Our old BBQ recently gave up the ghost after almost ten years of service. It was pretty good – particularly for spit roasts.
After suffering from a meat deficiency for some months, I finally got up off the couch and did some internet research. Actually, I stayed on the couch, and asked Sonia to pass over my laptop.
Heard a BBQ specialist on old man 3AW a couple of times, Bob Hart, talk about Weber grills, so I checked them out. A web search quickly indicated people were raving about them.
So, went down to a local hardware store and picked up a Weber Q. The guy there was awesome – awesomely good at upselling me… Came home with the big one, a cleaning brush, breakfast hot plate, roasting rack, and a cover.
It was not without some trepidation that I drove home with a bunch of boxes with “easy to assemble” printed all over them.
Sonia sat out with me in the courtyard whilst I unpacked all the parts, with plenty of Valium on call. For her, as much as me – as a lot of my home handyman efforts tend to end like this :
Took two goes to get the legs orientated correctly, but was otherwise fairly easy. And if I rate it as “fairly easy” you know that a one armed, blind monkey could probably get it mostly right…
Got cooking straight away. Most stuff on the Weber Q is cooked with the hood down. You get the whole unit very, very hot first – about 12 minutes on full tilt. You just chuck your meat on the hot plate, close the lid, give it 3 minutes, flip them over, another three minutes with the lid closed, and your steaks are cooked perfect medium.
The grill has an ingenious alignment with the flame thingy. The grill is solid over the flames, preventing the meat from cooking unevenly, but keeping the whole thing hot. It is very difficult to go wrong unless you don’t read the instructions! Keep the lid down, don’t over cook, and only turn once.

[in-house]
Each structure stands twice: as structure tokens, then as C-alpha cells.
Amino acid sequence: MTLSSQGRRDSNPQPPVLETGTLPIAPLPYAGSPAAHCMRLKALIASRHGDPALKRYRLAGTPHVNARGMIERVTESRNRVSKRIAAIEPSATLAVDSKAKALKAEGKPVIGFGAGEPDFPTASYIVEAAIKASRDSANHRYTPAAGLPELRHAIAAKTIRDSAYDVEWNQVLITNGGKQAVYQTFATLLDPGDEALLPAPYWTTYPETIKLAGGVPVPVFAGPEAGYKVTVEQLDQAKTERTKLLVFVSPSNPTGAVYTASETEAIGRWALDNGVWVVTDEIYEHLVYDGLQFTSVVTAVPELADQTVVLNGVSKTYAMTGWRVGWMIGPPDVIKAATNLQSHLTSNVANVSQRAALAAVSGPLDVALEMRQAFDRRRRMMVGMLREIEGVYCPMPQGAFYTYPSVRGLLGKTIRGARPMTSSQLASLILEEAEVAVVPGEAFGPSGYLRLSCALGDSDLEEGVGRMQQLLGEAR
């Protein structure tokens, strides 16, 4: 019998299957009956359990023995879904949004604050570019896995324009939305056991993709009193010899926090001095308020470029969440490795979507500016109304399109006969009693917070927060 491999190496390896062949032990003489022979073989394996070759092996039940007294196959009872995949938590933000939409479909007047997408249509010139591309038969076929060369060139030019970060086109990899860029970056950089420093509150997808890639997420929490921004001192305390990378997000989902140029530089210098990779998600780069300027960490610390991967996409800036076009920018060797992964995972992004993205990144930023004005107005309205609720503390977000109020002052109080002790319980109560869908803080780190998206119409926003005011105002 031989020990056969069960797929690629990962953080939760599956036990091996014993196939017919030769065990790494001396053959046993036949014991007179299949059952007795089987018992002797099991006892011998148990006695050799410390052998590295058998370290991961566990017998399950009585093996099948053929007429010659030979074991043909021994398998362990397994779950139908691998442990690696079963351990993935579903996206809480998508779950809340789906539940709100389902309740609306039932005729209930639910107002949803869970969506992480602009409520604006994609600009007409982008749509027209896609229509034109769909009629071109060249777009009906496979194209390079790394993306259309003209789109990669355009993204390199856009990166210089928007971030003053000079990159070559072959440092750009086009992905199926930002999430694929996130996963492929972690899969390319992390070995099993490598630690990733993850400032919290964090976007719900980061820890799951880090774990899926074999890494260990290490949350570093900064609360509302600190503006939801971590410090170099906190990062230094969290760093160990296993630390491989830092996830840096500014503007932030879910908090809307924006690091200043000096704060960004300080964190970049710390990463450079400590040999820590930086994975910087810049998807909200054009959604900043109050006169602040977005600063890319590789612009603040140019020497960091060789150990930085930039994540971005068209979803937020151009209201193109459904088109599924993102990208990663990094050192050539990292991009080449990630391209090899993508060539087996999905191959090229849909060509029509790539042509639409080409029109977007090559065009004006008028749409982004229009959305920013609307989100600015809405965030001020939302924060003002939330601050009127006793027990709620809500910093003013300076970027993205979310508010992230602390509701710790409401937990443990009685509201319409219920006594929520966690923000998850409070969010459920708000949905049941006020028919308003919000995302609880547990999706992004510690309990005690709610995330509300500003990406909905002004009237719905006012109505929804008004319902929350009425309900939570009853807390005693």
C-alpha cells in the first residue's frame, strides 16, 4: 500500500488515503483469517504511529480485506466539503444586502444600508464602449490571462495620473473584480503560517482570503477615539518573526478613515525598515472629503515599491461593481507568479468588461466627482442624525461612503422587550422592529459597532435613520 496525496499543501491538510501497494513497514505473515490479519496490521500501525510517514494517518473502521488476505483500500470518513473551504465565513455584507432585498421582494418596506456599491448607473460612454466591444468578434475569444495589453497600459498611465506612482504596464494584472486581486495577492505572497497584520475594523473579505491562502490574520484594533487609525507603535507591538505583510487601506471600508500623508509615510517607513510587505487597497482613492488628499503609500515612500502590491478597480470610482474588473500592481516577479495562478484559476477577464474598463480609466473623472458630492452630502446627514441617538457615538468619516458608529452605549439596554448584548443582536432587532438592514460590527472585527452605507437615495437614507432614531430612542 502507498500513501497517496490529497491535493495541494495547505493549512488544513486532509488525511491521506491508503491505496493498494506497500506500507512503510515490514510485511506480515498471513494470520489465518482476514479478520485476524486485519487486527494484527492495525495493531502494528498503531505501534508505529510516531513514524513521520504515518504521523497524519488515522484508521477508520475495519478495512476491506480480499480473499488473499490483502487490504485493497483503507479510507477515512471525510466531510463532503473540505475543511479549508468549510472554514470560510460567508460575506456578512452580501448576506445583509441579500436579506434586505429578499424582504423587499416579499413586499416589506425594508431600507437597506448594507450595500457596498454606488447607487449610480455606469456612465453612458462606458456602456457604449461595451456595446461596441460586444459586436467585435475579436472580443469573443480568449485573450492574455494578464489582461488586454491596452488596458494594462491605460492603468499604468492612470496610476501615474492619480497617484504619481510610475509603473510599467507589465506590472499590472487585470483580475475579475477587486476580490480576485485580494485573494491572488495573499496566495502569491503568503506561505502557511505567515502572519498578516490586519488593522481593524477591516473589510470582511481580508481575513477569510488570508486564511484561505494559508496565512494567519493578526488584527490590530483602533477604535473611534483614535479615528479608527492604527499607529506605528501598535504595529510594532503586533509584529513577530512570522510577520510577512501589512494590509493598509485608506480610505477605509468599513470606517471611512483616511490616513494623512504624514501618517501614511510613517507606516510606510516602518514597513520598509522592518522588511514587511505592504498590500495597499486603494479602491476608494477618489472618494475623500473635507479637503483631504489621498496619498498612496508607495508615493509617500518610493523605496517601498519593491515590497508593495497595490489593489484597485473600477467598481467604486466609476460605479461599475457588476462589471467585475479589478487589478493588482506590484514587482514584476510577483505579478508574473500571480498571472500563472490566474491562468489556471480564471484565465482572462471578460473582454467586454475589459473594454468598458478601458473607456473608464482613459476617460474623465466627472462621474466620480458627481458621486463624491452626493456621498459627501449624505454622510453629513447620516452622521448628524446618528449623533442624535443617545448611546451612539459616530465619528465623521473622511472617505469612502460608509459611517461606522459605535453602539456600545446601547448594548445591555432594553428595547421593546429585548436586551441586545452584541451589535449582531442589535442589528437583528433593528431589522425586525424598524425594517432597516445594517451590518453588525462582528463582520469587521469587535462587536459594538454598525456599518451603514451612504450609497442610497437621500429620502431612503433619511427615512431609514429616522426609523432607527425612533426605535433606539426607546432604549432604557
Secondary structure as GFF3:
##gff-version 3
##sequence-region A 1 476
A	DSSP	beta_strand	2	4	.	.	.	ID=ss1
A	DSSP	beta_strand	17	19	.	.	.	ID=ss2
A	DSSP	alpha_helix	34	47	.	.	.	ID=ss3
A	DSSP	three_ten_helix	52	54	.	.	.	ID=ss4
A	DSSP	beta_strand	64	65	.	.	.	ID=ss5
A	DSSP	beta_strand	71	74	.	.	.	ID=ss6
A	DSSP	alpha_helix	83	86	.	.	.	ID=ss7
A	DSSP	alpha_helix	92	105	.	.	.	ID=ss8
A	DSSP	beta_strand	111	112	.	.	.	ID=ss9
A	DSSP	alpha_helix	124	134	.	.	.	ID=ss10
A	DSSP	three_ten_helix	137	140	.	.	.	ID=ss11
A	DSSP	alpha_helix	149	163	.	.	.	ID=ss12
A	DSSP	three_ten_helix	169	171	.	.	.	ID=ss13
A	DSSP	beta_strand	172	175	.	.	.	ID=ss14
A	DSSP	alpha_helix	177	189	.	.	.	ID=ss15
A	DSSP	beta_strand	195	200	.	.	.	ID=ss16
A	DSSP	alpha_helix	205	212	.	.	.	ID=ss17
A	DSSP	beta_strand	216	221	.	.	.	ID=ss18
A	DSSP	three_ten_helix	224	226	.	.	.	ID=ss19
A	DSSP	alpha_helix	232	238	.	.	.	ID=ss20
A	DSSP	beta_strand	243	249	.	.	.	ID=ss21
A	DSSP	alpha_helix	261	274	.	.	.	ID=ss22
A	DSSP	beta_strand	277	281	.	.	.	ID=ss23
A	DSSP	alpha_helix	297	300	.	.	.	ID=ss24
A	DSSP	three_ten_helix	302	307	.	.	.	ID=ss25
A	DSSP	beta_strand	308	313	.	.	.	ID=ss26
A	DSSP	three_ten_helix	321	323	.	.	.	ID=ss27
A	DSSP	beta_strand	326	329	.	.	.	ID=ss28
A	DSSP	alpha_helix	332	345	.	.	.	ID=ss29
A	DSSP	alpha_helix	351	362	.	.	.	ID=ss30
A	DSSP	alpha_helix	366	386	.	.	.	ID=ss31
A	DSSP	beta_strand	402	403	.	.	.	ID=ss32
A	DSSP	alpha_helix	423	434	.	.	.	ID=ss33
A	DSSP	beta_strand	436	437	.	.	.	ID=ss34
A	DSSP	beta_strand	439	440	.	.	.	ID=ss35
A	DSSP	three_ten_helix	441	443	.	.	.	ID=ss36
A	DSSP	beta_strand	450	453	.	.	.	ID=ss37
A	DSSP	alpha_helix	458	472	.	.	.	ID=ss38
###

A thick eye fillet needs four minutes – and is as good as you can get in a top restaurant.
So, there is plenty of upside to the Weber Q. They even have a little baby one you can take on picnics.
The ignition works every time, the unit is not that heavy, and the side tables fold down to make it easy to move around, if necessary.
Heavy marinades are not so good as they become a bit of a sticky mess on the grill and tend to burn due to the high heat. Great meat shouldn’t need a whole lot of marinade though.
I recommend Gourmet Meats on Bridge – Ben the Butcher has some fantastic cuts of Hopkins River Beef. The Scotch Fillet has some delicious “marbelling” (read – fatty goodness) that cooks up beautifully, along with the Eye Fillets.
If you are in town, you can’t go past David Jones meat. The Porterhouse cuts are literally inches thick! Add a bit of Maille Bernaise, and you are completely ready for a food coma.
I am still working on getting roasts right in the Weber. Haven’t quite got their yet. I am also keen to try some fresh seafood – prawns and perhaps some King Island Crayfish if I am feeling adventurous.